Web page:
Early Beginnings: The St. Charles Road & the Gateway to the Santa Fe Trail
From its beginning, Wellston – or, more accurately, the wilderness that eventually became Wellston – was closely connected with transportation routes. In fact, transportation was probably the most significant factor in the development of Wellston. The earliest development of the wilderness that stretched between St. Louis and St. Charles is no exception to this rule.
In the 1760s, the two settlements were established in the Lower Missouri River Valley – St. Louis on the Mississippi River and, to the north, St. Charles on the Missouri River.
Vehicles and horses traveling between these two settlements soon wore a path through the wilderness. One of the most important roads at the time, this path came to be known as Rue de Roi or the King’s Highway. Indeed, many such important roads were termed the “King’s Highway” by the French to distinguish them from smaller, less frequently used roads.
Eventually, the road between the two growing communities took on the name of St. Charles Street at the eastern end and, once out of St. Louis, was referred to as St. Charles Road. The St. Charles Road was, according to the City of St. Louis website, “the first road to traverse St. Louis County.” “An act of 1837,” notes the City of St. Louis, “incorporated the road as the St. Louis and St. Charles Turnpike with an eighty foot wide right-of-way and a 24 foot wide roadway.”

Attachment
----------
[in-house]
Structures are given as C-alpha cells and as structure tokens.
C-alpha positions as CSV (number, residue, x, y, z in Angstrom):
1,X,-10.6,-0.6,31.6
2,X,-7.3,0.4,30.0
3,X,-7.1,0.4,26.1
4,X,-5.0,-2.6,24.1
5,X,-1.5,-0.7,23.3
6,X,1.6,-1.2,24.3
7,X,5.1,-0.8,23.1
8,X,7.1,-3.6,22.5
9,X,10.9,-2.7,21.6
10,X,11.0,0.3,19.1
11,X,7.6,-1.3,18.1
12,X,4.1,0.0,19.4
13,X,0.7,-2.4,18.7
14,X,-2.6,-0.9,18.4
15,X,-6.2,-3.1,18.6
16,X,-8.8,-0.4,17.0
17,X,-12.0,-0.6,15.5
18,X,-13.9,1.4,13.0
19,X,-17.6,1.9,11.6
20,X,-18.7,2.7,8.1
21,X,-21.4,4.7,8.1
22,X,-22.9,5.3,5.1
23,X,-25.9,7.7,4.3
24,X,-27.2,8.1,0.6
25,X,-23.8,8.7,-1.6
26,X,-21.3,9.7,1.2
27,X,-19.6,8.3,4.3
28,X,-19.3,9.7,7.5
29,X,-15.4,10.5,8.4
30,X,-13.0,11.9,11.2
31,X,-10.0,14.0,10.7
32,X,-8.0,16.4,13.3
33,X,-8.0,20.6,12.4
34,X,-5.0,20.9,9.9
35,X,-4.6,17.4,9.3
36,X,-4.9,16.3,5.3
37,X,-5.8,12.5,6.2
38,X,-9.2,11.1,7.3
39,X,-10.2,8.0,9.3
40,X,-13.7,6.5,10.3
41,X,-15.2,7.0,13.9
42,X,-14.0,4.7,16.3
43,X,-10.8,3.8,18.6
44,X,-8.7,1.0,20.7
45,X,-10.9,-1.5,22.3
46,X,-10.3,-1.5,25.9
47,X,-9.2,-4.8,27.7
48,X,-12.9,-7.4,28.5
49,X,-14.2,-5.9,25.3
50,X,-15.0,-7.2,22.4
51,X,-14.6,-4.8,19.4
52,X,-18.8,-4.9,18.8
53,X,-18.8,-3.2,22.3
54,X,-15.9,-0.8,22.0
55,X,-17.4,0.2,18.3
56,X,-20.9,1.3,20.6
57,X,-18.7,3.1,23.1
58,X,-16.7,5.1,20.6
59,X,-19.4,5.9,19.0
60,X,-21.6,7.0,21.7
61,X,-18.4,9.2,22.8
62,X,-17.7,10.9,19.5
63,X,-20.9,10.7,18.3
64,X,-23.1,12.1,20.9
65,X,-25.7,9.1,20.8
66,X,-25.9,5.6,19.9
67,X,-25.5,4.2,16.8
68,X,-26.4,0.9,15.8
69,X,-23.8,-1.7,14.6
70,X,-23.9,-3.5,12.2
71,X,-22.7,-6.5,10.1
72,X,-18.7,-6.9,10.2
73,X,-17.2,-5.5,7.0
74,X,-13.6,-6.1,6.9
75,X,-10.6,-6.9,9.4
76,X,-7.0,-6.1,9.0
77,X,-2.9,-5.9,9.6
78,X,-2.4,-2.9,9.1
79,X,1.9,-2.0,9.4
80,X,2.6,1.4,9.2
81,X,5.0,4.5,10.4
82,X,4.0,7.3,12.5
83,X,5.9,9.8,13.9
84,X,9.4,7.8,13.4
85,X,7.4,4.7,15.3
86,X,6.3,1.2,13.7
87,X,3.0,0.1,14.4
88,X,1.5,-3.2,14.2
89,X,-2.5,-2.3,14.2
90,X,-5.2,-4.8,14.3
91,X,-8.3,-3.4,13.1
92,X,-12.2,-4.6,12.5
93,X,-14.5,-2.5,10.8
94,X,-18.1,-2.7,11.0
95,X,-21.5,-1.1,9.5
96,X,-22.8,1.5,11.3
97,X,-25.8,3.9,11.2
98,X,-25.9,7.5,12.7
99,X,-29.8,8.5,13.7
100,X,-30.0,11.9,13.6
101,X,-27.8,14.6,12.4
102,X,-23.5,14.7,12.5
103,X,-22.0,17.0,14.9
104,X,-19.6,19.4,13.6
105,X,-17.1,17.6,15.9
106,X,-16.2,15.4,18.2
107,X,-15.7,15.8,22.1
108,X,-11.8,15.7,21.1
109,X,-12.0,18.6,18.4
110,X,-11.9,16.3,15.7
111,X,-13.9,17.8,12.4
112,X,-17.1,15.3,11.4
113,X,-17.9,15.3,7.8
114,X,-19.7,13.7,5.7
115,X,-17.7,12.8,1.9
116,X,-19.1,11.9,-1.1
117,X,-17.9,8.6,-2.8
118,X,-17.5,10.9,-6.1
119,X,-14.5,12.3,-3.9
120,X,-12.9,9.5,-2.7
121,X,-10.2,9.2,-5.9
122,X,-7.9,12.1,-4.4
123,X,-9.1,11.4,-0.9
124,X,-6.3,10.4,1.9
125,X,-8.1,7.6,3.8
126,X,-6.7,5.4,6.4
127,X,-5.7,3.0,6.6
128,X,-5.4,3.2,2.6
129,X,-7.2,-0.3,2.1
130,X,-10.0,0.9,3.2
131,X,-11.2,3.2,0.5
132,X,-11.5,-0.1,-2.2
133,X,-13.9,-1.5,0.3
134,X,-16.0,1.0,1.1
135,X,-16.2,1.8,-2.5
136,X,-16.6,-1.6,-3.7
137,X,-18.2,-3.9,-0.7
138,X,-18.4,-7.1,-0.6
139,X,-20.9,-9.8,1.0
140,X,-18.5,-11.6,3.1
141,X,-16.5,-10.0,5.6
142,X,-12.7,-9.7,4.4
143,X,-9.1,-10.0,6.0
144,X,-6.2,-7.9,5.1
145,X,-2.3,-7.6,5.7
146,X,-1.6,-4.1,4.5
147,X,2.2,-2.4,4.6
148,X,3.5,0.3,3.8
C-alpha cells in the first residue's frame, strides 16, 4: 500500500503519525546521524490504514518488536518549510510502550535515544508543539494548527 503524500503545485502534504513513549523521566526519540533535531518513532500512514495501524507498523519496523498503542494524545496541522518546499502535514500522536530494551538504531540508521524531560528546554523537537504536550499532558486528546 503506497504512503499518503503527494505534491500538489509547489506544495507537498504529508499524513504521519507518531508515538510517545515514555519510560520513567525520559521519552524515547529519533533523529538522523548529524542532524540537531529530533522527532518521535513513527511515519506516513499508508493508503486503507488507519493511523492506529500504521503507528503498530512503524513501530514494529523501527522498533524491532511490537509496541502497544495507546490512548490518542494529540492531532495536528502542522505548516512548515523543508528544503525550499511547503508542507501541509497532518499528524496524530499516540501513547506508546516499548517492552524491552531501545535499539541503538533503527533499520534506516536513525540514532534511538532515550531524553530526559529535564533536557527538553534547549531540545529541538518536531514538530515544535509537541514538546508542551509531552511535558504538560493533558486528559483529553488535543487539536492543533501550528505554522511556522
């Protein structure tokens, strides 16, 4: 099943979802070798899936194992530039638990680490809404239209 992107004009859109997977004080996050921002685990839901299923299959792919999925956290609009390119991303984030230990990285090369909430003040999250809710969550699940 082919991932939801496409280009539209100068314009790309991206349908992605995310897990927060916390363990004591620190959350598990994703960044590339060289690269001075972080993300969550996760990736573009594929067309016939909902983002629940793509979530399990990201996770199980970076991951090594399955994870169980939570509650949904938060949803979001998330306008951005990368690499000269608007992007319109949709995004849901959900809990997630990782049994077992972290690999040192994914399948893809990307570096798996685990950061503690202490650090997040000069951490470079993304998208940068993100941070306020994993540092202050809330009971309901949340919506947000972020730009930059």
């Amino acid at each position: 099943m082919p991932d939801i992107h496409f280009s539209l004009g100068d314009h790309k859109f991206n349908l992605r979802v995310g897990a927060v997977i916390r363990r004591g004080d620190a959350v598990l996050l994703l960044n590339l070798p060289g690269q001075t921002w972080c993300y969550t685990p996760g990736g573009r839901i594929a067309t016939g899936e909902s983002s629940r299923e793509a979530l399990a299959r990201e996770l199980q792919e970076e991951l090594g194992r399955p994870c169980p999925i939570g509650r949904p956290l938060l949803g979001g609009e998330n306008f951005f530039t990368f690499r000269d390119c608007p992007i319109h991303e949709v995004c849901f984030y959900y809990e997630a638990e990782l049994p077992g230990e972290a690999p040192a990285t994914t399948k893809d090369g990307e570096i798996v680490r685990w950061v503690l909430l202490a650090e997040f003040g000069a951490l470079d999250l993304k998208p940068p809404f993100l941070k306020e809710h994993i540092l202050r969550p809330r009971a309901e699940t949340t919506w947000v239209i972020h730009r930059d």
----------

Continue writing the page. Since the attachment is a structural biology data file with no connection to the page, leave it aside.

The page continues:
A plank road company was later commissioned to improve St. Charles Road. A popular invention at the time, plank roads were made by paving the muddy roads with heavy oaken planks laid crosswise and held together by timbers laid along their ends. A fee (or toll) was usually charged for use of the road. At this point, the road connecting St. Louis and St. Charles was known as the St. Charles Plank Road.
St. Louis County later “macadamized” the road with rock, and the busy travel route became the St. Charles Rock Road. “It became the first concrete highway in the county in 1921,” notes the City of St. Louis, “when its twelve mile length from Wellston to St. Charles was paved at a cost of $600,000.”
In essence, the St. Charles Road was the eastern end of the Santa Fe Trail. After being outfitted and loaded in St. Louis, west-bound wagon trains took the St. Charles Road to the Missouri River at St. Charles, took a ferry across the river, and then continued on the road, which extended to the Boones Lick area and then to Independence, Missouri, the official starting point of the Santa Fe Trail.
Right from the start, some signs of civilization began to appear along this road. The 1950 Welhisco, Wellston High School’s yearbook, states: “On each side of the section of the Santa Fe Trail called in Our Town St. Charles Rock Road, more than a hundred years ago forests began to be turned into farms, orchards, vineyards, and gardens.”